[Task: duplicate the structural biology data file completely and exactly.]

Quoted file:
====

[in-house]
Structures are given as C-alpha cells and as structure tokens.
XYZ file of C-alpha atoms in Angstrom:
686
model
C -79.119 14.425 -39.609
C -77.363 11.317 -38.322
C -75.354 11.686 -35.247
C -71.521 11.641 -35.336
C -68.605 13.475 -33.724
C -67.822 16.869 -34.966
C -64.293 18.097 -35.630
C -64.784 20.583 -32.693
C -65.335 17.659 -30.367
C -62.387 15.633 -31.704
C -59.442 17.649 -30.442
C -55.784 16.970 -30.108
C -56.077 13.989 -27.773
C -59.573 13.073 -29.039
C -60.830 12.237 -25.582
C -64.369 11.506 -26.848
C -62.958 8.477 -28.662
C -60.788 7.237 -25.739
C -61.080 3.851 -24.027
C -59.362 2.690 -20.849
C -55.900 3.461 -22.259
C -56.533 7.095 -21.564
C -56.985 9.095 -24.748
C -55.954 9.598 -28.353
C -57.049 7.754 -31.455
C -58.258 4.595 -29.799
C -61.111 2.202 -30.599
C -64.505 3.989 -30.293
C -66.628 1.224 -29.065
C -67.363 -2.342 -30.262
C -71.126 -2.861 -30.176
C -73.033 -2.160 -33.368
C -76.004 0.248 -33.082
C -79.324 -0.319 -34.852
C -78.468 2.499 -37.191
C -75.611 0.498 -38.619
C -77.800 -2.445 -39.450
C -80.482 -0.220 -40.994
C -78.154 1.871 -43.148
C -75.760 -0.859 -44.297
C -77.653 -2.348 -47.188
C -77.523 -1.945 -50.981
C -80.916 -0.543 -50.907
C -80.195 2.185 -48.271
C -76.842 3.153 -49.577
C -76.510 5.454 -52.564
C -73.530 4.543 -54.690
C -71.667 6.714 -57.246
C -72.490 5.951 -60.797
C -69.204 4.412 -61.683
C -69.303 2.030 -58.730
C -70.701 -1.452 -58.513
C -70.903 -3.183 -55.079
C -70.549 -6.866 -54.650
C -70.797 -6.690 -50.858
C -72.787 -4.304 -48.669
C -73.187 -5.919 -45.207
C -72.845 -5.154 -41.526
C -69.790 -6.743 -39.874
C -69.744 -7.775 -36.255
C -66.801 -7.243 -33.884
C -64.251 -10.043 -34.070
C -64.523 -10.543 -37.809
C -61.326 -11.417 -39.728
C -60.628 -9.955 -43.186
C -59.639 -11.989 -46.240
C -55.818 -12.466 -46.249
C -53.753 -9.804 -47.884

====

[in-house]
Structures are given as C-alpha cells and as structure tokens.
XYZ file of C-alpha atoms in Angstrom:
686
model
C -79.119 14.425 -39.609
C -77.363 11.317 -38.322
C -75.354 11.686 -35.247
C -71.521 11.641 -35.336
C -68.605 13.475 -33.724
C -67.822 16.869 -34.966
C -64.293 18.097 -35.630
C -64.784 20.583 -32.693
C -65.335 17.659 -30.367
C -62.387 15.633 -31.704
C -59.442 17.649 -30.442
C -55.784 16.970 -30.108
C -56.077 13.989 -27.773
C -59.573 13.073 -29.039
C -60.830 12.237 -25.582
C -64.369 11.506 -26.848
C -62.958 8.477 -28.662
C -60.788 7.237 -25.739
C -61.080 3.851 -24.027
C -59.362 2.690 -20.849
C -55.900 3.461 -22.259
C -56.533 7.095 -21.564
C -56.985 9.095 -24.748
C -55.954 9.598 -28.353
C -57.049 7.754 -31.455
C -58.258 4.595 -29.799
C -61.111 2.202 -30.599
C -64.505 3.989 -30.293
C -66.628 1.224 -29.065
C -67.363 -2.342 -30.262
C -71.126 -2.861 -30.176
C -73.033 -2.160 -33.368
C -76.004 0.248 -33.082
C -79.324 -0.319 -34.852
C -78.468 2.499 -37.191
C -75.611 0.498 -38.619
C -77.800 -2.445 -39.450
C -80.482 -0.220 -40.994
C -78.154 1.871 -43.148
C -75.760 -0.859 -44.297
C -77.653 -2.348 -47.188
C -77.523 -1.945 -50.981
C -80.916 -0.543 -50.907
C -80.195 2.185 -48.271
C -76.842 3.153 -49.577
C -76.510 5.454 -52.564
C -73.530 4.543 -54.690
C -71.667 6.714 -57.246
C -72.490 5.951 -60.797
C -69.204 4.412 -61.683
C -69.303 2.030 -58.730
C -70.701 -1.452 -58.513
C -70.903 -3.183 -55.079
C -70.549 -6.866 -54.650
C -70.797 -6.690 -50.858
C -72.787 -4.304 -48.669
C -73.187 -5.919 -45.207
C -72.845 -5.154 -41.526
C -69.790 -6.743 -39.874
C -69.744 -7.775 -36.255
C -66.801 -7.243 -33.884
C -64.251 -10.043 -34.070
C -64.523 -10.543 -37.809
C -61.326 -11.417 -39.728
C -60.628 -9.955 -43.186
C -59.639 -11.989 -46.240
C -55.818 -12.466 -46.249
C -53.753 -9.804 -47.884